Campus — Campus is capitalized when it is part of the name of our campuses.
- Summerville Campus
- Health Sciences Campus
But: Summerville and Health Sciences campuses
Christenberry Fieldhouse — Athletic building on the Forest Hills Campus. Fieldhouse is always one word.
Colleges —Augusta University colleges are written on first reference, for example: School of Computer and Cyber Science, the Medical College of Georgia at Augusta University; the Pamplin College of Arts, Humanities and Social Sciences at Augusta University; the College of Education at Augusta University. Second and subsequent references: Medical College of Georgia or MCG; Pamplin College or Pamplin, College of Education, respectively.
Satellite Campuses: Southwest Campus of the Medical College of Georgia at Augusta University; second and subsequent references: MCG Southwest Campus.
Commas in a Series — Use commas to separate elements in a series, but do not put a comma before the conjunction in a simple series: The flag is red, white and blue. He would nominate Tom, Dick or Harry.
Put a comma before the concluding conjunction in a series, however, if an integral element of the series requires a conjunction: I had orange juice, toast, and ham and eggs for breakfast.
Use a comma also before the concluding conjunction in a complex series of phrases: The main points to consider are whether the athletes are skillful enough to compete, whether they have the stamina to endure the training, and whether they have the proper mental attitude.
Commas with introductory clauses and phrases — A comma is used to separate an introductory clause or phrase from the main clause: When he had tired of the mad pace of New York, he moved to Dubuque.
The comma may be omitted after short introductory phrases if no ambiguity would result: During the night he heard many noises.
But use the comma if its omission would slow comprehension: On the street below, the curious gathered.
Compound Modifiers — When a compound modifier precedes a noun, use hyphens to link all the words in the compound except the adverb “very” and all adverbs that end in -ly:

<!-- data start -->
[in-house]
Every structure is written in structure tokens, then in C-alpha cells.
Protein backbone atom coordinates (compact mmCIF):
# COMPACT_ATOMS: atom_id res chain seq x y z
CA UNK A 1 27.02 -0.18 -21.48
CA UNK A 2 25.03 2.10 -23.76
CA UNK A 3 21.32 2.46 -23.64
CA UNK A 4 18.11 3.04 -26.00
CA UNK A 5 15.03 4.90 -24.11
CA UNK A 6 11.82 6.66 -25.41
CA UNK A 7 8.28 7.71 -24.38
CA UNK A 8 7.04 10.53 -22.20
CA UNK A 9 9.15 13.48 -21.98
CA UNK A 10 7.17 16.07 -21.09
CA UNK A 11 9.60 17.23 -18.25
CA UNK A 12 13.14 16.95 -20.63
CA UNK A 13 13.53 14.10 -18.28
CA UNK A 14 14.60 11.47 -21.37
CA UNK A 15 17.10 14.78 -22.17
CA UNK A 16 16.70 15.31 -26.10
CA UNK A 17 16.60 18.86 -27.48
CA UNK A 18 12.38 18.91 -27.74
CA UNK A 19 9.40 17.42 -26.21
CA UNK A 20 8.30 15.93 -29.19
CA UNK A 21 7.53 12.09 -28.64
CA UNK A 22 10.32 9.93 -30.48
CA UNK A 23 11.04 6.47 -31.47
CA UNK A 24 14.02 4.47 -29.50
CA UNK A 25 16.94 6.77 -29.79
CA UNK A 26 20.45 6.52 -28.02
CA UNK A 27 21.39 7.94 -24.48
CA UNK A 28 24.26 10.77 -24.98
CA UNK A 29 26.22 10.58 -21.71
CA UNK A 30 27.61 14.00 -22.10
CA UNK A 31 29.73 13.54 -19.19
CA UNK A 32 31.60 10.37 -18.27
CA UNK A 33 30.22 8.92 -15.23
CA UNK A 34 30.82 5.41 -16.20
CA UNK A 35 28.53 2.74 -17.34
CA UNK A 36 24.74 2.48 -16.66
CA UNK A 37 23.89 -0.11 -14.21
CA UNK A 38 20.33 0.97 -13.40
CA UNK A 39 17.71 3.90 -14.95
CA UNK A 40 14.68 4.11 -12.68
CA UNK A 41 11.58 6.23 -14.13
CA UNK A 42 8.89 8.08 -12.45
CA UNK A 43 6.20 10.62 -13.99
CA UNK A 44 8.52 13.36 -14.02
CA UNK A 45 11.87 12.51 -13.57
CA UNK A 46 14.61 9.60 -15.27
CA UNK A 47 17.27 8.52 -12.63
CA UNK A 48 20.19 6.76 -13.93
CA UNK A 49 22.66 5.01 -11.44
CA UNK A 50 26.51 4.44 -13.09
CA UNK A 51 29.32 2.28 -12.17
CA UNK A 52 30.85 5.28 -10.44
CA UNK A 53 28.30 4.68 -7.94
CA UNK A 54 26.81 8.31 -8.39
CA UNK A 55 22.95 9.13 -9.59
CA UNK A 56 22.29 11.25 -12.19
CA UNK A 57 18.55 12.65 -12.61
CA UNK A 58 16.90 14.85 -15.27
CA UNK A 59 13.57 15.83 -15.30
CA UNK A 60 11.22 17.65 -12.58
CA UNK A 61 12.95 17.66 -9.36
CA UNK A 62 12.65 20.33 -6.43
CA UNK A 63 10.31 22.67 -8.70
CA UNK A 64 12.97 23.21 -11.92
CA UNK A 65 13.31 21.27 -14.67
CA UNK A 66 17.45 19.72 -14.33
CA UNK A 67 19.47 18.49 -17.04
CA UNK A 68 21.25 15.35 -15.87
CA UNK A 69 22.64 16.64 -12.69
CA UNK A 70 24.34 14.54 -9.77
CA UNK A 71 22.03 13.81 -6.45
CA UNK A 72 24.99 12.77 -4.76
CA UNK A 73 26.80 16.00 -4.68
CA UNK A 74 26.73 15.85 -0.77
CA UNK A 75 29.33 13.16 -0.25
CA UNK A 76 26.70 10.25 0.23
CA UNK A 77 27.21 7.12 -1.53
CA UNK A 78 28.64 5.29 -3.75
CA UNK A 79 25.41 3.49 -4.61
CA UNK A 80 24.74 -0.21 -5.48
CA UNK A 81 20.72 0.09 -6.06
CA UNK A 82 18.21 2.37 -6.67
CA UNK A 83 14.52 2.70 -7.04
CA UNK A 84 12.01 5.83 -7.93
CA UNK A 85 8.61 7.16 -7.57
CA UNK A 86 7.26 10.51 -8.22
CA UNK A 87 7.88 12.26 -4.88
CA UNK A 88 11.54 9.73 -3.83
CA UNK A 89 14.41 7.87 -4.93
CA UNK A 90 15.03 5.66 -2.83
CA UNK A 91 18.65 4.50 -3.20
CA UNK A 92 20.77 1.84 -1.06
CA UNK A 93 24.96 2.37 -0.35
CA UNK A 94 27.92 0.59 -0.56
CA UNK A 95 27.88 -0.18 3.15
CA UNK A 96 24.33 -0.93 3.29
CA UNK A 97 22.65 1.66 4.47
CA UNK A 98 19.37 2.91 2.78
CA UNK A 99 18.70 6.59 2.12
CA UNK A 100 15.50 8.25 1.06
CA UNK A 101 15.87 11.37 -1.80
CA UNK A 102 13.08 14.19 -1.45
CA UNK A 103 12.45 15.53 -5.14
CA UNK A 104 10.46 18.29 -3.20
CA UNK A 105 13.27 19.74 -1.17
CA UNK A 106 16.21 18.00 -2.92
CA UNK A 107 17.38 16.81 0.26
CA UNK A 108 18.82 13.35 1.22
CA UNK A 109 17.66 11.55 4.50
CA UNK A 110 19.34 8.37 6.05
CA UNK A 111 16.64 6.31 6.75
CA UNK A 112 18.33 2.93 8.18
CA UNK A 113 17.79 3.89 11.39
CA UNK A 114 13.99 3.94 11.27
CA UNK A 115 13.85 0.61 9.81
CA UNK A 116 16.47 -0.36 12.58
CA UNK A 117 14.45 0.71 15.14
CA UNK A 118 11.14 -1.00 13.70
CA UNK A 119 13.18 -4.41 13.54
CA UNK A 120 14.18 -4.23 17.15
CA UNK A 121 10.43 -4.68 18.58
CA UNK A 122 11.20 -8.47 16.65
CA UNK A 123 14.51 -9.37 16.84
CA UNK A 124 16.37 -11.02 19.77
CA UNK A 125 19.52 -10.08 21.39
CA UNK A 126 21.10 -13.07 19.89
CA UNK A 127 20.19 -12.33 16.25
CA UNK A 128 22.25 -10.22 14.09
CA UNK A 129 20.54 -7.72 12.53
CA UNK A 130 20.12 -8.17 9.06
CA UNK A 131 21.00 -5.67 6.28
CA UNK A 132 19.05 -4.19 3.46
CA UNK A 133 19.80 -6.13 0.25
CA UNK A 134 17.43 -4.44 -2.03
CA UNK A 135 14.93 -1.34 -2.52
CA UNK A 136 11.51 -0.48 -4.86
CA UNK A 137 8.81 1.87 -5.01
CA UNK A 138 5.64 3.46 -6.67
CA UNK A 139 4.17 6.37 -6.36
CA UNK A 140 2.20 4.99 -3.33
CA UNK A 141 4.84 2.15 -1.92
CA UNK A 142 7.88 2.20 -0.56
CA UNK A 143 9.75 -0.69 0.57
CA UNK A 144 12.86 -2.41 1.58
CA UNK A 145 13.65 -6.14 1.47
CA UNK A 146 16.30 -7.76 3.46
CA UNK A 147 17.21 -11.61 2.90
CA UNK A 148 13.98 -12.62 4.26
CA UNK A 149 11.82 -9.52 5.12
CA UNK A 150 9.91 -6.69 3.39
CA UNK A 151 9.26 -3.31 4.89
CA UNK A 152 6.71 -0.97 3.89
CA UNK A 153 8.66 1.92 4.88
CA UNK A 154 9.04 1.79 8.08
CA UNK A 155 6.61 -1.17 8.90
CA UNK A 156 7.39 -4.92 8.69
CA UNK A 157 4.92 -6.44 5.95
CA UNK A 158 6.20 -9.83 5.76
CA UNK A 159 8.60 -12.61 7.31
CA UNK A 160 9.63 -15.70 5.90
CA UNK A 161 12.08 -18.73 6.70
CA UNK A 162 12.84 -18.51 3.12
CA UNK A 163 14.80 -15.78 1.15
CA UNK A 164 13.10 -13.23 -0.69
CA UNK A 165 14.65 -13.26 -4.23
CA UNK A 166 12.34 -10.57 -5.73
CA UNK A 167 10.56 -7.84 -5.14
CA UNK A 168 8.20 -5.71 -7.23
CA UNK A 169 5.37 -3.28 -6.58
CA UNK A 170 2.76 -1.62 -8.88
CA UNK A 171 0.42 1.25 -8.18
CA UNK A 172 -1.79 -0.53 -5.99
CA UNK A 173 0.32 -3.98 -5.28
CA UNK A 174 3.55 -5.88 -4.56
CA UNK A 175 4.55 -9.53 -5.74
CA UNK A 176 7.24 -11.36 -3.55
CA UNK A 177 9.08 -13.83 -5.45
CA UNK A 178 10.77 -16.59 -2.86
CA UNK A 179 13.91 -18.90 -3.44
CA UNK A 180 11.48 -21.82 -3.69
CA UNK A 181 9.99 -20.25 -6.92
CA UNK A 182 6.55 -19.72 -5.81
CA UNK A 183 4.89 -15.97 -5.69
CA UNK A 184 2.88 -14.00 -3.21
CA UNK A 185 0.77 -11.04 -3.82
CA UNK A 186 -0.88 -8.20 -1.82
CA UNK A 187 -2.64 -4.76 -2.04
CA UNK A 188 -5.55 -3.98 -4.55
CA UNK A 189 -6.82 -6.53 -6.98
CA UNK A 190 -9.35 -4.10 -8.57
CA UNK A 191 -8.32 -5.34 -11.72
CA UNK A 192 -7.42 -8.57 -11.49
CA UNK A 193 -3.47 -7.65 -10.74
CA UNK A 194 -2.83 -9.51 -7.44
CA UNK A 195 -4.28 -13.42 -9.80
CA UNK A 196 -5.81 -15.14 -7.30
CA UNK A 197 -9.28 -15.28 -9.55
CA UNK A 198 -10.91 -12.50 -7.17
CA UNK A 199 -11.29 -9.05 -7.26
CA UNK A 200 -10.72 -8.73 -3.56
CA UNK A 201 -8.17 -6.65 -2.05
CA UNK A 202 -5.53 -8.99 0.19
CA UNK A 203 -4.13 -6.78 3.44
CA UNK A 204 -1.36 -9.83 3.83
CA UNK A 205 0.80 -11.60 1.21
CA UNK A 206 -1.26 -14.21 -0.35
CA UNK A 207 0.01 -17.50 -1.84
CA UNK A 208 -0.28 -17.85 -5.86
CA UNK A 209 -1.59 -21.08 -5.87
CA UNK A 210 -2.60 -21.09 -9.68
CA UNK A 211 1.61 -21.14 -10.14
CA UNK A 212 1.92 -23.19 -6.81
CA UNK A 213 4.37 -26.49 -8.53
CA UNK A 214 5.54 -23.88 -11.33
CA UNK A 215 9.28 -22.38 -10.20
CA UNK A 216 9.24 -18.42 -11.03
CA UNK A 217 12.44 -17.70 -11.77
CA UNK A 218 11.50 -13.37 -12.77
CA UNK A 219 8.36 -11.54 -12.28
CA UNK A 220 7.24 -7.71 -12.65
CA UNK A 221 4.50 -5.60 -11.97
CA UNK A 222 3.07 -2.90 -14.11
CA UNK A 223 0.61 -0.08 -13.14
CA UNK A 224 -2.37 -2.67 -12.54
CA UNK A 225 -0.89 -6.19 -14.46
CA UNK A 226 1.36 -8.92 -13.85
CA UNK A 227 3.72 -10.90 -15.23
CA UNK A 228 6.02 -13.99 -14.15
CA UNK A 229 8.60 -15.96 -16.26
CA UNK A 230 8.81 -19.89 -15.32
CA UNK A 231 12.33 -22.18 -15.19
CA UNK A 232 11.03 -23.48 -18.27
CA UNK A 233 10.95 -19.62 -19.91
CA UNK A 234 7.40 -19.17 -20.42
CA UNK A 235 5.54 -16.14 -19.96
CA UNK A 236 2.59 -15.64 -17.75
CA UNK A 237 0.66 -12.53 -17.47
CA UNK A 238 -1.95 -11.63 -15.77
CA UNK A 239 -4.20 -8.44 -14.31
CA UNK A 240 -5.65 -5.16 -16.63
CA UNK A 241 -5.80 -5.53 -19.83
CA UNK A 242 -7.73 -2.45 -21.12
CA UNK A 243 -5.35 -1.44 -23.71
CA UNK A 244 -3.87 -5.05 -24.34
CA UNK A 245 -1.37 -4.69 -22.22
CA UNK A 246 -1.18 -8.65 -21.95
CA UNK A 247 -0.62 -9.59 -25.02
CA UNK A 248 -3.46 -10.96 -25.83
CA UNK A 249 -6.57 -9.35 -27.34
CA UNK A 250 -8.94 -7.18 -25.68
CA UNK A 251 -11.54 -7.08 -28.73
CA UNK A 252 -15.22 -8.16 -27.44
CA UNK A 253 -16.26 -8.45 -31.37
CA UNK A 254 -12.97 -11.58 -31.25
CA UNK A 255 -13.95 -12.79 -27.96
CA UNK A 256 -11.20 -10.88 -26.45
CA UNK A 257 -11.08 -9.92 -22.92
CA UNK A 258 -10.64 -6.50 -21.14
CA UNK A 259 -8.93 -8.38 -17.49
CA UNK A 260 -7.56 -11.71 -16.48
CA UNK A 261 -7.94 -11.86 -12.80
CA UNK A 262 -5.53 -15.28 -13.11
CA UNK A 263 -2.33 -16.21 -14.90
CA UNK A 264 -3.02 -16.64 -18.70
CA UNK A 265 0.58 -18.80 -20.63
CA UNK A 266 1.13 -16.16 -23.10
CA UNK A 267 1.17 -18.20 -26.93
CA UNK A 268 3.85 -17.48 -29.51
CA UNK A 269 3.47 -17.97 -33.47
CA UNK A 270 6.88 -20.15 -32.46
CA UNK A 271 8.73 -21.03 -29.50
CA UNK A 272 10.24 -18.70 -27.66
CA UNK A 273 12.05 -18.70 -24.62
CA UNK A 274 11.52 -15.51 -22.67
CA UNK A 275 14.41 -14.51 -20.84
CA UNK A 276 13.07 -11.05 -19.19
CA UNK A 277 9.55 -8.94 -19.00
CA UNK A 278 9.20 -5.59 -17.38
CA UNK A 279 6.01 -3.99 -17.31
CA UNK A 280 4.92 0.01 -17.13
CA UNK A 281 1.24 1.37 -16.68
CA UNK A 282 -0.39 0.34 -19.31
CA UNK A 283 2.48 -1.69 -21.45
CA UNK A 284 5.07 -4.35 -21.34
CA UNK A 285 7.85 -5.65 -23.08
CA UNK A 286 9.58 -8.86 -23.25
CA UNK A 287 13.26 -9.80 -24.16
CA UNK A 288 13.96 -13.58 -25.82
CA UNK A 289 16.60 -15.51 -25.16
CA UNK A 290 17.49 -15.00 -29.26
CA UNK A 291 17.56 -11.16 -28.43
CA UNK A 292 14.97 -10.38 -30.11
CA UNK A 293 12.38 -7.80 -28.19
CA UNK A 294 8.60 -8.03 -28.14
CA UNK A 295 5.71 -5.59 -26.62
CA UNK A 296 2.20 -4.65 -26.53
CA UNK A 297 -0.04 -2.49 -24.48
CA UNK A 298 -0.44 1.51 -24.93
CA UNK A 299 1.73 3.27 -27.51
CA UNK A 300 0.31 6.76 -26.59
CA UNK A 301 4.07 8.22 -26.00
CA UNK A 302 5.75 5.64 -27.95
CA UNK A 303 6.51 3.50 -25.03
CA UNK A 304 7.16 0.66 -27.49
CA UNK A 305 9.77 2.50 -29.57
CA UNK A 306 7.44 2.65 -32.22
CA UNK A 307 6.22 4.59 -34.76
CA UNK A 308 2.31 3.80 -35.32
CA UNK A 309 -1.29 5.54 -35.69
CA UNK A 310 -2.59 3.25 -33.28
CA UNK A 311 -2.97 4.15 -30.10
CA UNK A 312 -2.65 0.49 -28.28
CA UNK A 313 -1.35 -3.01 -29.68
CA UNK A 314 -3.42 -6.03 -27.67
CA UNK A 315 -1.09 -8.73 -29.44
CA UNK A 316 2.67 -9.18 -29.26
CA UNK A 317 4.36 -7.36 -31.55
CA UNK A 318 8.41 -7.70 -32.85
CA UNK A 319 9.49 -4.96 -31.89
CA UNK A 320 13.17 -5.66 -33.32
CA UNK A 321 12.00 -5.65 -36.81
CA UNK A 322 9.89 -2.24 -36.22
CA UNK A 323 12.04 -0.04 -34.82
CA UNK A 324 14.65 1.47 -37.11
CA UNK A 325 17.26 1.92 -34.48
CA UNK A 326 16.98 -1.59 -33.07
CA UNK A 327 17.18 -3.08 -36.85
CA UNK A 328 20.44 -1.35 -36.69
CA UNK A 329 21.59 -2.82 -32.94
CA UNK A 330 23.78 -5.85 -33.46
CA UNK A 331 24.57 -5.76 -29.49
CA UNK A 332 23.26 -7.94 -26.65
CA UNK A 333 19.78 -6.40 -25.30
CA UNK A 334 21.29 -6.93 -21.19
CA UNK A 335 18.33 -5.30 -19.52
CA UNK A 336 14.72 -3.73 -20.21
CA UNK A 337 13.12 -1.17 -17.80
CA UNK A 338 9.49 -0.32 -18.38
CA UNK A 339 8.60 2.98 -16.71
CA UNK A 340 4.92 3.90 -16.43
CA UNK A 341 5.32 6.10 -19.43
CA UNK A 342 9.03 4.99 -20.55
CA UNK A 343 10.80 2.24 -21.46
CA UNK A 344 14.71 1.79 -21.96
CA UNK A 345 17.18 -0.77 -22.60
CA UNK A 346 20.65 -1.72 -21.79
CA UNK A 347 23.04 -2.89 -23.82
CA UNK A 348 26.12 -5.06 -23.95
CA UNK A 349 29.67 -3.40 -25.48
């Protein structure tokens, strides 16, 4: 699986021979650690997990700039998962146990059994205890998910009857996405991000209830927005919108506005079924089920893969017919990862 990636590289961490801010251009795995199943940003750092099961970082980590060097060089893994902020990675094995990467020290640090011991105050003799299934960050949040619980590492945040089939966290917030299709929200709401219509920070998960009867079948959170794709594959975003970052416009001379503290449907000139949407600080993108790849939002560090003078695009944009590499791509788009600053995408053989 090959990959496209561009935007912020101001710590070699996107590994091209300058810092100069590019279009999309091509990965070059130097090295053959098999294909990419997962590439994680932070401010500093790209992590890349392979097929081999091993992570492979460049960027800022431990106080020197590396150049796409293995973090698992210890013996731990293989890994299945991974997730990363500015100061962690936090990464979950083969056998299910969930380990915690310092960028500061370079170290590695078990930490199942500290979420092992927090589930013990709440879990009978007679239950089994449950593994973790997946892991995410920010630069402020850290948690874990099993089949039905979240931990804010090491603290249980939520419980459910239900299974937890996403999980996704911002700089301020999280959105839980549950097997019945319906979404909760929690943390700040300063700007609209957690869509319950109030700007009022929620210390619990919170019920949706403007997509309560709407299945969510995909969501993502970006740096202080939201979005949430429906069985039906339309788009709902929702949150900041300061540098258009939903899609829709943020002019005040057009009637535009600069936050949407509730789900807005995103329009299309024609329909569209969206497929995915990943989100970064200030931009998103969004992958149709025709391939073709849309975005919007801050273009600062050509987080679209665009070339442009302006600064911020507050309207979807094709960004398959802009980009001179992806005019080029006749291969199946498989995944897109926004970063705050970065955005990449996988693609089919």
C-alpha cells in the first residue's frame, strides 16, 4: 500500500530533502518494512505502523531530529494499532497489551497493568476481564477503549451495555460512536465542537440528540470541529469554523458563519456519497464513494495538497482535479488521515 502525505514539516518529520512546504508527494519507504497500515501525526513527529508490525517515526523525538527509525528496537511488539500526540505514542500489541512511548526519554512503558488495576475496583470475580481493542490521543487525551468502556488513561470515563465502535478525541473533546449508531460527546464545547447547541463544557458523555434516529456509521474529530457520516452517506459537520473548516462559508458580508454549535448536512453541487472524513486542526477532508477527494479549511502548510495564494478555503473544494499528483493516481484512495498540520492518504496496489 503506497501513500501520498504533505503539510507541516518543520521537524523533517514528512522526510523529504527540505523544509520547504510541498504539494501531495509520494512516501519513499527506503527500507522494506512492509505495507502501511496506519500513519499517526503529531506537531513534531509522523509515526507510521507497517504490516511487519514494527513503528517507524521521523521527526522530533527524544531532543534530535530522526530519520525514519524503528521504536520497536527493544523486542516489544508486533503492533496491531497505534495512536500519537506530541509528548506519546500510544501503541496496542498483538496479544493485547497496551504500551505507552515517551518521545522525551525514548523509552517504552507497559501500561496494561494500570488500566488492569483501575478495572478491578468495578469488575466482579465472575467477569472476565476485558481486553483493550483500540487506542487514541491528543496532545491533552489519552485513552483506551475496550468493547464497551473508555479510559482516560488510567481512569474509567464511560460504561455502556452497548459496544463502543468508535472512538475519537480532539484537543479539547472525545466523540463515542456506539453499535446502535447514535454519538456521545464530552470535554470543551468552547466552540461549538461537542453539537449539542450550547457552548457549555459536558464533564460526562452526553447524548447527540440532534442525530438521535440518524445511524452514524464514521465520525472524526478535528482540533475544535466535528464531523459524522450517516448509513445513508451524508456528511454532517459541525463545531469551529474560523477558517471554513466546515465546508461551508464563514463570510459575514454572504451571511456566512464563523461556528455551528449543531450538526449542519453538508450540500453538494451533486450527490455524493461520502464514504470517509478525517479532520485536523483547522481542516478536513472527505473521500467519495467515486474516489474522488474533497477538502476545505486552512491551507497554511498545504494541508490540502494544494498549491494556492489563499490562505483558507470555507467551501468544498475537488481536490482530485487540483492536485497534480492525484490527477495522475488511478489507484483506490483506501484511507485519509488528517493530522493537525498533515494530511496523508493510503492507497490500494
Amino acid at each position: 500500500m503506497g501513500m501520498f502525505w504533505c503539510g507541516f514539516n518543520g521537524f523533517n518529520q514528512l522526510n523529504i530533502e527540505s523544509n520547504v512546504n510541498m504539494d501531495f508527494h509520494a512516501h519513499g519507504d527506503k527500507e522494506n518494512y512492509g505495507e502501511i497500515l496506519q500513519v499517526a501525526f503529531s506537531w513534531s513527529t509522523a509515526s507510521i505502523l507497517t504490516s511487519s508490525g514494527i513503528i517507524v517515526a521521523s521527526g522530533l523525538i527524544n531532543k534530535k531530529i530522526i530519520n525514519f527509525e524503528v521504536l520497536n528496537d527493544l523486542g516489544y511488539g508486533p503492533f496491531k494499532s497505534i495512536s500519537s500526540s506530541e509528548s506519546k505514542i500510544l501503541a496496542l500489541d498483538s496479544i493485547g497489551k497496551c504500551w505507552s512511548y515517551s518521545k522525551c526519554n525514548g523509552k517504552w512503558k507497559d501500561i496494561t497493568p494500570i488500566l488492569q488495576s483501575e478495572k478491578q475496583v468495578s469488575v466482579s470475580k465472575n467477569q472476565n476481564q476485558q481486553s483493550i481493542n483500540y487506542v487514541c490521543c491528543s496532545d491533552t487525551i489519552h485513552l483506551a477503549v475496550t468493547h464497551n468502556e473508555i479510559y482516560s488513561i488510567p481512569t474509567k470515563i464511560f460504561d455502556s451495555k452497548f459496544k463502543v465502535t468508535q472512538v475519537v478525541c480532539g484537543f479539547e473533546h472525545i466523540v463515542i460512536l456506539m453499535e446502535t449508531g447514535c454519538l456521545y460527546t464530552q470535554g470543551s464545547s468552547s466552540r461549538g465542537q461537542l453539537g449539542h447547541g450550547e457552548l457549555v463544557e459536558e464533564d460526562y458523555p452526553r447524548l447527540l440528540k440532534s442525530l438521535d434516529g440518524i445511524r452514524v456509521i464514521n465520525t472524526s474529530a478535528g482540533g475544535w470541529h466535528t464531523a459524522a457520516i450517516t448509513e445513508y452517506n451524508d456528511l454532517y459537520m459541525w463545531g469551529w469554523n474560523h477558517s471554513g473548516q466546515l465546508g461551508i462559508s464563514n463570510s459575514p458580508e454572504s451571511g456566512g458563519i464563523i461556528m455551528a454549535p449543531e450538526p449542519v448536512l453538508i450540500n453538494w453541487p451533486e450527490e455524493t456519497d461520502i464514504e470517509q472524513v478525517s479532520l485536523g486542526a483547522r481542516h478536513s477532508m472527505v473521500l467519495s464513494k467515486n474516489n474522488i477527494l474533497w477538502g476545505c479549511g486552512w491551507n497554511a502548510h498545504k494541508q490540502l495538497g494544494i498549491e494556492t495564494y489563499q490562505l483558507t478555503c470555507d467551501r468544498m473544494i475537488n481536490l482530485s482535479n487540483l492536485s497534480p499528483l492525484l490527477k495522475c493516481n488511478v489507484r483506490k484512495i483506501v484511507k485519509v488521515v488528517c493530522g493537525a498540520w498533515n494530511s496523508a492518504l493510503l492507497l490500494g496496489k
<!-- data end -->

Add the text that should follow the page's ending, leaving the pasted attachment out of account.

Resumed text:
- a first-quarter touchdown
- a bluish-green dress
- a full-time job
- a well-known man
- a know-it-all attitude
- a very good time
- an easily remembered rule.
Many combinations that are hyphenated before a noun are not hyphenated when they occur after a noun:
- The team scored in the first quarter.
- She works full time.
- His attitude suggested that he knew it all.
But when a modifier that would be hyphenated before a noun occurs instead after a form of the verb “to be,” the hyphen usually must be retained to avoid confusion:
- The man is well-known.
- The woman is quick-witted.
- The children are soft-spoken.
- The play is second-rate.
- All our employees are full-time.
Courtesy Titles — The only courtesy titles used are “Dr.” and formal titles, such as “President” or “Provost,” and then only on first reference. “Mr.,” Mrs.,” “Miss” and “Ms.” are not used. The courtesy title “Dr.” is used for any kind of doctor (MD, PhD, DMD, EdD, etc.), an exception to Associated Press style. The title precedes the full name in the first reference but is not used on subsequent references.
- Dr. John Smith has been named chair of the National Society of Physicians. Smith, a 1988 graduate of the Medical College of Georgia at Augusta University ….
- Dr. Mary Smith has been named chair of the National Society of Dentists. Smith, a 1988 graduate of The Dental College of Georgia at Augusta University ….
- Augusta University President John Smith has been named chair of the National Society of Educators. Smith, who earned a doctorate in education from the University of ….
- Jane Williams has been named chair of the National Society of Wordsmiths. Williams, who earned a bachelor’s degree in journalism ….
Dates — Use Arabic figures, without st, nd, rd or th.
Dates in Body Text — AP style is “event time date place”:
The Jazz Extravaganza will be held at 7 p.m. on Saturday, Oct. 31, 2015, in the Maxwell Theatre.
Degrees and Fellowships — Augusta University style does not place periods in “letter” degrees or fellowship acronyms.
NOTE: Other than in lists and business cards, do not follow a name with “letter” degrees. Establish credentials in the body of copy, if necessary: “John Doe earned a master’s degree in nursing from The Ohio State University.”
Departments, Divisions and Sections — When referring to a specific department or section, capitalize it:
- Department of Anesthesiology
- Section of Pediatric Cardiology
- Department of Art
- Art Department (an exception to AP style)
- Bob Smith has an appointment in Cardiology. But the general use of a term such as “cardiology” is lowercase: Dr. Jones’ training is in cardiology.
- Dr. John Smith, professor of neurology, said …. (job title after the name)
- Dr. John Smith, professor in the Department of Neurology, said …. (department name used, not part of his title)